Researchers Cool Chip Below 3 mK, Establish New Low Temperature Record

Physicists at the University of Basel in Switzerland have succeeded in cooling a nanoelectronic chip to a temperature lower than 3 mK. The research team, led by Basel physicist Professor Dominik Zumbühl, used magnetic cooling to cool the electrical connections as well as the chip itself. The results were published in the journal Applied Physics Letters.

With magnetic cooling, researchers can cool a system down when an applied magnetic field is ramped down while any external heat flow is avoided. Before ramping down, however, researchers must remove the heat of magnetization with another method to obtain efficient magnetic cooling.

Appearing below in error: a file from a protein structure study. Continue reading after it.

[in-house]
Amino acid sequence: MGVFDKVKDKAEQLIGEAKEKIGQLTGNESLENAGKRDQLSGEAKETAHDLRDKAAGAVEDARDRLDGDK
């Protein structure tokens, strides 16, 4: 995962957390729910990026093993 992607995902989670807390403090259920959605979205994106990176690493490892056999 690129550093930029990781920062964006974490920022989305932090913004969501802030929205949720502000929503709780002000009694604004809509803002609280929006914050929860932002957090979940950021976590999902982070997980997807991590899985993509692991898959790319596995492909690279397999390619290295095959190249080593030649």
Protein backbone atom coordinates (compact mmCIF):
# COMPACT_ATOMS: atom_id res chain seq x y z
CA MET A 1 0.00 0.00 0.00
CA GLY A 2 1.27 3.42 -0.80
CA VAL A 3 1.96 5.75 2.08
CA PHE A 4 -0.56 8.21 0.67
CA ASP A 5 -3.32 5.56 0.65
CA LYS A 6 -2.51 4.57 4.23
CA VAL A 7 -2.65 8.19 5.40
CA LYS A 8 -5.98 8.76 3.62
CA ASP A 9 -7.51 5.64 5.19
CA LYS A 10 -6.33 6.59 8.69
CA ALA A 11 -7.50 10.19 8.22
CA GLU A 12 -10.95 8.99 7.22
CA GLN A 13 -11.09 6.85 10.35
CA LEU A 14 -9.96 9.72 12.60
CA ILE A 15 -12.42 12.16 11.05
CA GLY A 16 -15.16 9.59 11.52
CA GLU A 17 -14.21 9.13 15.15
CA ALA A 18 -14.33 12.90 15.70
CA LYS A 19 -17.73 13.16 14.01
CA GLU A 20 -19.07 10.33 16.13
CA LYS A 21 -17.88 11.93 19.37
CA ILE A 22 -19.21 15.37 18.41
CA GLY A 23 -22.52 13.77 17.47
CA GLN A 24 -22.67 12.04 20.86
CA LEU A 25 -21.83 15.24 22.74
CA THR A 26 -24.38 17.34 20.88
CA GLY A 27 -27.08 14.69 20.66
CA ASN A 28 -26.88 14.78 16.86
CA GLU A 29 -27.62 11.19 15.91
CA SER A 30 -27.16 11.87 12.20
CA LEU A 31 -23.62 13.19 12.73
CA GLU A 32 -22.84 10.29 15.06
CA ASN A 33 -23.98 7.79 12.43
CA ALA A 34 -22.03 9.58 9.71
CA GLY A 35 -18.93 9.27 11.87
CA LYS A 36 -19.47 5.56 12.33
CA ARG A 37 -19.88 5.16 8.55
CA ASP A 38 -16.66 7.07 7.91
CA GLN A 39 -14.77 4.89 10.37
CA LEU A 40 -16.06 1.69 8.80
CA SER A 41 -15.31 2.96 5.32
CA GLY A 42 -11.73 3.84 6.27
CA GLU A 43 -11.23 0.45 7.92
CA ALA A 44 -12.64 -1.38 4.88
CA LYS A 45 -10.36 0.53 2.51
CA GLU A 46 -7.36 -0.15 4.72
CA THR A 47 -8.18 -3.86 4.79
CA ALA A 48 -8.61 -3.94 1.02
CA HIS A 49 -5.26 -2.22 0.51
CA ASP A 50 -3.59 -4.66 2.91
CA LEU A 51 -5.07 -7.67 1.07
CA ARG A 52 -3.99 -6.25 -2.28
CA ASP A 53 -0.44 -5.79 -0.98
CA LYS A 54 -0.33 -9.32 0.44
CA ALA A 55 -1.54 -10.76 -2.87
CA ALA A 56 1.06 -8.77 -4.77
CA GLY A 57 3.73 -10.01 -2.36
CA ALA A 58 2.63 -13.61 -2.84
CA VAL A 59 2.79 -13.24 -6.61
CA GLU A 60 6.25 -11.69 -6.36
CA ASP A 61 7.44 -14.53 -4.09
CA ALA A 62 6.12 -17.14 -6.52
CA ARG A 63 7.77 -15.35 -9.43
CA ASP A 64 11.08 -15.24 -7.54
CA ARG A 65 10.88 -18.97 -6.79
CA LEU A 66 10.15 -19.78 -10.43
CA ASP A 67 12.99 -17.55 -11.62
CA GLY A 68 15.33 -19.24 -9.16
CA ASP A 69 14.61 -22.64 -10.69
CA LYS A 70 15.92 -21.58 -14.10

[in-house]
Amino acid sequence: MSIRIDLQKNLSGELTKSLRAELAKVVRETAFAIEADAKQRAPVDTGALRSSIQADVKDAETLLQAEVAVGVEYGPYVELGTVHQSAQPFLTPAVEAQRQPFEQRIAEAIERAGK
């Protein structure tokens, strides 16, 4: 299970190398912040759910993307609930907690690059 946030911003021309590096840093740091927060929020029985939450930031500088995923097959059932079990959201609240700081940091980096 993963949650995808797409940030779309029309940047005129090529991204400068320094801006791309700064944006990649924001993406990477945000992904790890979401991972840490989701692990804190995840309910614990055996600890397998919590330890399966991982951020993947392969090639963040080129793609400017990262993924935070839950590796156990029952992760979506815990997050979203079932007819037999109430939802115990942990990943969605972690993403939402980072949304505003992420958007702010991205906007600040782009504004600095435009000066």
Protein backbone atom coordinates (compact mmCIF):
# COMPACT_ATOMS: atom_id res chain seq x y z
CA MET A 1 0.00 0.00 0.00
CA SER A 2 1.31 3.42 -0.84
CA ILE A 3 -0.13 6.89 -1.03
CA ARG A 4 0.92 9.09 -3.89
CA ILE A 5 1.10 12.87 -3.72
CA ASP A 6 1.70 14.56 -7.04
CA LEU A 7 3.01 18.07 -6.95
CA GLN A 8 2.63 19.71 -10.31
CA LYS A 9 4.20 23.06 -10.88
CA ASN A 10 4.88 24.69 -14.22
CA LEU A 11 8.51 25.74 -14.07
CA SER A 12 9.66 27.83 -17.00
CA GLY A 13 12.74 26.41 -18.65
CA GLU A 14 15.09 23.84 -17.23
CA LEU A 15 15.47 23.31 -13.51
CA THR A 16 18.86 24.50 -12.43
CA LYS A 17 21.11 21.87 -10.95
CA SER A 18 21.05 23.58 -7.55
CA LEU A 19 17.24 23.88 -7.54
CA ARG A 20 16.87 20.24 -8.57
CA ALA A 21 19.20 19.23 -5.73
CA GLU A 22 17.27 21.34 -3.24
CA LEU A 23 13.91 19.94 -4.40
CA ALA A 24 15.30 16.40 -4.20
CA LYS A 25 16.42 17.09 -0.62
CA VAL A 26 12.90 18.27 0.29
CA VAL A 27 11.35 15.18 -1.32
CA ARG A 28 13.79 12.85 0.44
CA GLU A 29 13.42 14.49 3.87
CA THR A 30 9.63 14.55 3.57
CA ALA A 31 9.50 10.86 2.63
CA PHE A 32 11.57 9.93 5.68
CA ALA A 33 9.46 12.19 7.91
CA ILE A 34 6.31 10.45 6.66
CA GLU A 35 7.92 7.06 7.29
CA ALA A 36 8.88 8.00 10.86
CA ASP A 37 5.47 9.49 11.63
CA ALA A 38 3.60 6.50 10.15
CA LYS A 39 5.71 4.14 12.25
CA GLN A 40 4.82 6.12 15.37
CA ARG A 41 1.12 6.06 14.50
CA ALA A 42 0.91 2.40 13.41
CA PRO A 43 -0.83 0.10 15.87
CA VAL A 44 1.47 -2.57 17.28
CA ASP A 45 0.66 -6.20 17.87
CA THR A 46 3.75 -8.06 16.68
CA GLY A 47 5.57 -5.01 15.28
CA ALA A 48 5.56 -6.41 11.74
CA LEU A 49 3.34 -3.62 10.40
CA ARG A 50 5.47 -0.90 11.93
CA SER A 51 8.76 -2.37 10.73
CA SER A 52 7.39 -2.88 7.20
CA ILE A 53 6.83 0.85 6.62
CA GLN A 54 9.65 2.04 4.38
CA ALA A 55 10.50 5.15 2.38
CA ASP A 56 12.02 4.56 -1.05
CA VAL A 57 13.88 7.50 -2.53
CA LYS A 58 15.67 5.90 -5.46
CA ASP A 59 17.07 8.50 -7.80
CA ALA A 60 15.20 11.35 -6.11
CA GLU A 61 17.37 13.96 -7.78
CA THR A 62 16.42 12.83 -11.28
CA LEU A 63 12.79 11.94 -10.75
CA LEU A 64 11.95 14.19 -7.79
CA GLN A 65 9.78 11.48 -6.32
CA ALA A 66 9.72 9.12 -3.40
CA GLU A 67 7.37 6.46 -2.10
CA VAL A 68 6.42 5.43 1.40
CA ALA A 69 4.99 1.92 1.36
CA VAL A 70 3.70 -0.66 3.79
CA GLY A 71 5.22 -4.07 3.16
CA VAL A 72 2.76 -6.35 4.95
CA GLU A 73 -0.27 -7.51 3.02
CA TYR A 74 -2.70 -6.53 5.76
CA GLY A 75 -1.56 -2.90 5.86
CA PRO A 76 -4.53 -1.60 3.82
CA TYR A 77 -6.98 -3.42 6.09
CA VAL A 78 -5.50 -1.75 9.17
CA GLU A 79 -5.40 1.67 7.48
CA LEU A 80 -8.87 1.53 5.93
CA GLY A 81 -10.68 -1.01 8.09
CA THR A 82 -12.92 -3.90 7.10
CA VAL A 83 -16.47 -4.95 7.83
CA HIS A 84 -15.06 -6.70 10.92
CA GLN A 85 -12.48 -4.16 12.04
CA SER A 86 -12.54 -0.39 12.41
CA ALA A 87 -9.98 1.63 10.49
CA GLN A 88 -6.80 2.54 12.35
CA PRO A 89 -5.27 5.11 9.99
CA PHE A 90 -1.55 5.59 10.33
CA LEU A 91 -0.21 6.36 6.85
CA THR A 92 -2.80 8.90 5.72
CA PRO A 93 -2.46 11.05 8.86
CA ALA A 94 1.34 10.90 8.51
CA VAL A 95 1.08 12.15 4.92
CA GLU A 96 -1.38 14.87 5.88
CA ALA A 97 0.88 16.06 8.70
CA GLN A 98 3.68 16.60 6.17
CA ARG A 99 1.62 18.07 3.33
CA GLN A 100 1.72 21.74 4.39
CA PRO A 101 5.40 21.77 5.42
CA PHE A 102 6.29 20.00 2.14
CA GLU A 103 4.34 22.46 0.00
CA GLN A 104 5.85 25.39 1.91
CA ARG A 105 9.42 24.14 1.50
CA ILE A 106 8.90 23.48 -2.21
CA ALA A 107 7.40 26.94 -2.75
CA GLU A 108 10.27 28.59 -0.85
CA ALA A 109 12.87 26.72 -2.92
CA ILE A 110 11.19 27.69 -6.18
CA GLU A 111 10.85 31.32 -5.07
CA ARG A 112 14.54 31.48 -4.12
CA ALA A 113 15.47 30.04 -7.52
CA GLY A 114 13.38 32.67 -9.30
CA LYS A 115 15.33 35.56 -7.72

Zumbühl’s group first cooled all of the chip’s electrical connections to 150 mK, a temperature less than a thousandth of a degree away from absolute zero, and then integrated a second cooling system directly into the chip itself to bring the system down to 2.8 mK. The temperature was maintained for a period of seven hours. “The combination of cooling systems allowed us to cool our chip down to below 3 mK, and we are optimistic that we can use the same method to reach the magic 1 mK limit,” says Zumbühl.